AMESBURY — You won’t stumble upon Wolf Meadow Farm. In fact, driving down a residential side street here, you might think your GPS has led you astray. That is, until you discover “farm” is a bit of a misnomer. Wolf Meadow Farm is housed in an industrial-looking building that shares space with an engineering firm. It’s in this most unlikely location that you’ll find a small operation that has been crafting traditional southern Italian farm cheeses from local milk since last October.
The interior walls are lined with repurposed pallets and siding reclaimed from the room’s former life as a microscope manufacturing facility. The worn wood gives warmth to an otherwise sterile space, primarily a glass-encased cheesemaking area. All white walls and stainless steel, the cheese room is the kind of cube you enter with a hairnet. This combination — farmhouse meets laboratory — sums up the narrowly focused mission of cheesemaker Luca Mignogna. He is re-creating the cheeses he grew up making and eating in the southern Italian town of Campobasso, using techniques he perfected after years of practice and studying the science of cheesemaking at the University of Vermont.
He produces fresh milky mozzarella, black truffle-studded scamorza, salt-encrusted ricotta salata, and caciocavallo (translated as “cheese on horseback”), a labor-intensive, aged provolone-like cheese rarely found in the United States. The 40-year-old Mignogna, with salt-and-pepper hair, scruffy beard, and thick Italian accent, lives in an almost manic pursuit of perfecting a New England-made version of these traditional cow’s milk cheeses.
The Italian cheesemaker is offering classes this month and next on how to make ricotta and primo sale; the cost is $60 per person but they’re sold out. The cheeses are sold at the farm for $14 to $20 per pound.
After moving from Italy to California, and managing restaurants for a decade, Mignogna began making cheese for friends. Word spread quickly of his mozzarella, and he was soon overwhelmed with requests. He decided that if he was going to make cheese for a living, he wanted to understand, on a scientific level, the process he observed as a child making cheese with his grandparents. He headed to Vermont to take several courses on cheesemaking through the Vermont Institute for Artisan Cheese at the University of Vermont.
But UVM wasn’t the only draw of New England. In California he missed the seasonality of the milk, which tastes different depending on the time of year and what the cows are eating. The milk for Wolf Meadow comes from Artichoke Dairy, a small farm located just a few miles away in West Newbury, with about 45 cows — “the ladies,” as Mignogna calls them. Mignogna says his relationship with farmer Bruce Colby is essential to the success of his product; he believes Colby’s happy, healthy cows produce exceptional milk for his cheese. “I try to see what the milk is telling me, the humors of the ladies, the moisture in the air, the life of the barn, all affect the milk.”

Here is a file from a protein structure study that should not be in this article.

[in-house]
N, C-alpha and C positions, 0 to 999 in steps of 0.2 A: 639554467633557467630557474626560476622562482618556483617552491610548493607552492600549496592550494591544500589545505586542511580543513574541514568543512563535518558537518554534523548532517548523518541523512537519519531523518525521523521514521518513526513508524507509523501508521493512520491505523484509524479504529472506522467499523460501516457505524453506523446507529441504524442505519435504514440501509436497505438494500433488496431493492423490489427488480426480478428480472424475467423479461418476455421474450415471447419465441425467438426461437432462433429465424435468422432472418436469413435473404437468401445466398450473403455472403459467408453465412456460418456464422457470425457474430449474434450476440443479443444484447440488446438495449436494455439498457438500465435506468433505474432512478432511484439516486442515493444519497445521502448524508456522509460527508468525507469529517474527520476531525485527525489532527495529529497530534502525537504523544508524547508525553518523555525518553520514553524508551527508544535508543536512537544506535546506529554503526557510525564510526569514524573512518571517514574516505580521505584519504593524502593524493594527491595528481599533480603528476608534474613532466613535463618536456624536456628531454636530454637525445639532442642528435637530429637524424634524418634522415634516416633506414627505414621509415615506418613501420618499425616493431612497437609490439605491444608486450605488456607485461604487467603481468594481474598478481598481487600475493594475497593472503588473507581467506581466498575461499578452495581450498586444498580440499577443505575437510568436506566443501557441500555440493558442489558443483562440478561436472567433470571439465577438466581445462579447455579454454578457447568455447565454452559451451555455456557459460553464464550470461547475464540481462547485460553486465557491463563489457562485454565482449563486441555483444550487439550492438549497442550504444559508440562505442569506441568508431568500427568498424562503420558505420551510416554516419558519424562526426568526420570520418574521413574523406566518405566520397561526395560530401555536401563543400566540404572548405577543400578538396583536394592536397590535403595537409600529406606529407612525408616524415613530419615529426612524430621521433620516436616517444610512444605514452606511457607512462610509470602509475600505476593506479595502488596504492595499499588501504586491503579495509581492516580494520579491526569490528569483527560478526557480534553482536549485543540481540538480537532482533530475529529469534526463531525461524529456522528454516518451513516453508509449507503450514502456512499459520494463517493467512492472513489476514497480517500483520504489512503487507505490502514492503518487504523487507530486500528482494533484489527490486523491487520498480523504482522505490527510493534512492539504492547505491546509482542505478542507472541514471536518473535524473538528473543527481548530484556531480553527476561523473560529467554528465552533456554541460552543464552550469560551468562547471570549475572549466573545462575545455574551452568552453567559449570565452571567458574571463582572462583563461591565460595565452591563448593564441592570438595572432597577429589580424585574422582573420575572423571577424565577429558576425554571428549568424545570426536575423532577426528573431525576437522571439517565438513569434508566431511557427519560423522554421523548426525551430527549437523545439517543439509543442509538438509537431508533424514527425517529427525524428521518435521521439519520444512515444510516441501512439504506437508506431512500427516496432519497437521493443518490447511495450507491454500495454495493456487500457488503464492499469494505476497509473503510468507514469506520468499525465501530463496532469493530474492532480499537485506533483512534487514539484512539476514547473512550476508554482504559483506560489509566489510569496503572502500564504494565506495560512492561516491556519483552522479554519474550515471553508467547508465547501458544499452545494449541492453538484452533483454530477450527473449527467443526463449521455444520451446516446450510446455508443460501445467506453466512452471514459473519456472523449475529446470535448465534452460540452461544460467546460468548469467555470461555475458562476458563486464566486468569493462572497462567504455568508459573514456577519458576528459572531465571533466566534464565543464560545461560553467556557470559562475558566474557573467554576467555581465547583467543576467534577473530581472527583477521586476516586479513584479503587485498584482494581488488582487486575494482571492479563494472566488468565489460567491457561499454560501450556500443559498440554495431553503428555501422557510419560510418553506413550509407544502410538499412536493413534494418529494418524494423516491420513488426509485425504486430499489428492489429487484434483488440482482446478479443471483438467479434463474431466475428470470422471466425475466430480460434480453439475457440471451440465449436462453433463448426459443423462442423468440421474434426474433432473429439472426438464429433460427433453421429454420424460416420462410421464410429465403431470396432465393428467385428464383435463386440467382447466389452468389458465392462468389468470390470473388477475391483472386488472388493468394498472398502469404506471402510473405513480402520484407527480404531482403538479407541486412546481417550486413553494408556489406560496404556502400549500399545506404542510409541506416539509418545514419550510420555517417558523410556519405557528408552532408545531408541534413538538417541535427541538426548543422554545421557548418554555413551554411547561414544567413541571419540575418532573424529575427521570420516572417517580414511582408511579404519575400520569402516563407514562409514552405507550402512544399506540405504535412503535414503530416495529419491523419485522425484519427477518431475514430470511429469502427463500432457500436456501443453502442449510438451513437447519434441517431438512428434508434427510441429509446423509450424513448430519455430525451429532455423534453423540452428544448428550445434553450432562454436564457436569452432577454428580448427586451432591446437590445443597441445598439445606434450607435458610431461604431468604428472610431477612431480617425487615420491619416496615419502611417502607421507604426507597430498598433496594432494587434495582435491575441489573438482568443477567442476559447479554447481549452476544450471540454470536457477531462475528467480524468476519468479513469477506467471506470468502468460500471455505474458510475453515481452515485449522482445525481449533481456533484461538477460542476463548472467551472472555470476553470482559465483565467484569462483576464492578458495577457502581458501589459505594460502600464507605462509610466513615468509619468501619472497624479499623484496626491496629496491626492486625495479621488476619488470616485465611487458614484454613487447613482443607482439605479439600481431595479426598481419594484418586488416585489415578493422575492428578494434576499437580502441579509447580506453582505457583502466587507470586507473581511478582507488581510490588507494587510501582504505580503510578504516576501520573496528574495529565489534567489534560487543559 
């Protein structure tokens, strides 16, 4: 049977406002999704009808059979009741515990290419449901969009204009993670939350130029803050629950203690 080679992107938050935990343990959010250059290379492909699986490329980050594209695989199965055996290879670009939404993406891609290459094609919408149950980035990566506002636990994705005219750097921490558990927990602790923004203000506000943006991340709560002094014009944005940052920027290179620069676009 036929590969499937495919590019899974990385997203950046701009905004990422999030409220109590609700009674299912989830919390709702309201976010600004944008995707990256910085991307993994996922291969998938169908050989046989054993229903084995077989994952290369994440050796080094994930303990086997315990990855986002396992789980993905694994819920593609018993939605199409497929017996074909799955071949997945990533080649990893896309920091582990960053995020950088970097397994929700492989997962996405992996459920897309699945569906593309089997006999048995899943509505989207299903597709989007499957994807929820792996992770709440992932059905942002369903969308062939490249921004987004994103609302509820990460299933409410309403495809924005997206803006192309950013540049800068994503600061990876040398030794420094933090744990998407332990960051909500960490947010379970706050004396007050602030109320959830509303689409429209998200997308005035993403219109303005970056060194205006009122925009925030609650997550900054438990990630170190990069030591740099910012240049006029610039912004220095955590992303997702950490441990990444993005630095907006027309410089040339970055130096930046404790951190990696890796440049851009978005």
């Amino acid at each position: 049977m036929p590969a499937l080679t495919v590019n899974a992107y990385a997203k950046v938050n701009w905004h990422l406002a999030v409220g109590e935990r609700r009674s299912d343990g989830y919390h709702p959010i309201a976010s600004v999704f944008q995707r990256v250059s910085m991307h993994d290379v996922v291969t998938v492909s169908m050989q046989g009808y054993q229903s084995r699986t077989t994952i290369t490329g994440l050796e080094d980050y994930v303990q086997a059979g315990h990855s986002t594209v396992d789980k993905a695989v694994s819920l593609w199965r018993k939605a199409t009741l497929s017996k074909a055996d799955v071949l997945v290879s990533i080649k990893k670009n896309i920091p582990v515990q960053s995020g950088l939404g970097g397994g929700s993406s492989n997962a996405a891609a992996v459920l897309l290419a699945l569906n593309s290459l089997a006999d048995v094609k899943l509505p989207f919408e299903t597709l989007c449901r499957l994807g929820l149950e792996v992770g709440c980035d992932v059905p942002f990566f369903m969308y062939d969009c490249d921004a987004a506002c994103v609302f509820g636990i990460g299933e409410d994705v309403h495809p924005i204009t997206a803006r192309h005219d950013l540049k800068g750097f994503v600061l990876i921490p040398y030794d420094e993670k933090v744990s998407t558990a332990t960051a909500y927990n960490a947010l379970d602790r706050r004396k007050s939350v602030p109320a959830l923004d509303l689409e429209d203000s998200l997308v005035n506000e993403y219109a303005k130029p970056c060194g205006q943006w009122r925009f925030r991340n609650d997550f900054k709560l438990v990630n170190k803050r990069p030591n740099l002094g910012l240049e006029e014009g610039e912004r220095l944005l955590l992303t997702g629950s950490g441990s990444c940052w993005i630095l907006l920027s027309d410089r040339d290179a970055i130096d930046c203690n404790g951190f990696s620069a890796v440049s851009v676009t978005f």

While Mignogna is listening to the milk, Christina Barbieri, 26, is running the business. The two met working in restaurants, and Barbieri, who speaks fluent Italian (her grandparents grew up on an island off Capri, and she spent time living in Florence) signed on to open the dairy. She handles the books, manages the marketing, and helps with the cheesemaking. For years before Mignogna opened Wolf Meadow, he collaborated with an Italian cheesemaking friend — at their respective dairies in Italy and the United States — comparing notes, adjusting techniques, and finally, agreeing on a relatively standardized process. Just as every Italian grandmother has her own recipe for sauce, every Italian cheesemaker has his own method for cheese.
Mignogna is at Artichoke Dairy, then Wolf Meadow Farm, from the early hours of the morning to well into the night. One day recently, he headed to the Artichoke barn to pick up milk from cows who had been milked a few hours earlier, and take it back to Wolf Meadow to gently pasteurize it. Mignogna’s process can take hours, but according to him, it retains the flavor lost in commercialized flash-pasteurizing methods.
By 11 a.m. he is ready to make primo sale (first salt), a bright, fresh cheese. He separates the curd from the whey in a giant kettle with rennet and packs the curds into molds. Today he has enlisted the help of a friend and part-time cheesemaking assistant, 21-year-old Hakim Truitt.
They also make fresh ricotta (translation: “re-cooked”) by boiling the remaining whey and adding white vinegar. Fluffy white curds float up to the surface. These clouds of fresh cheese are gingerly scooped out of the vat. Handle them roughly and the pillowy clusters will fall back down to the depths of the pot.
Mignogna is not one to rush the slow process. His mozzarella can take from four to 10 hours, depending on the humidity in the room, the acidity of the milk, and how quickly the curds cool. He gathers a bit of squeaky cheese in his fingers, dips it in cool water, and stretches the curd to a thin membrane, inspecting it’s texture. He repeats this process every 10 minutes for close to an hour.
“The milk will tell me when it’s ready,” he says. Customers, who stand clustered at a viewing window, are delighted when Barbieri brings them a sample of still-warm mozzarella.
Wolf Meadow Farm 91 High St., Amesbury, 978-201-1606, www.wolfmeadowfarm.comCatherine Smart can be reached at firstname.lastname@example.org.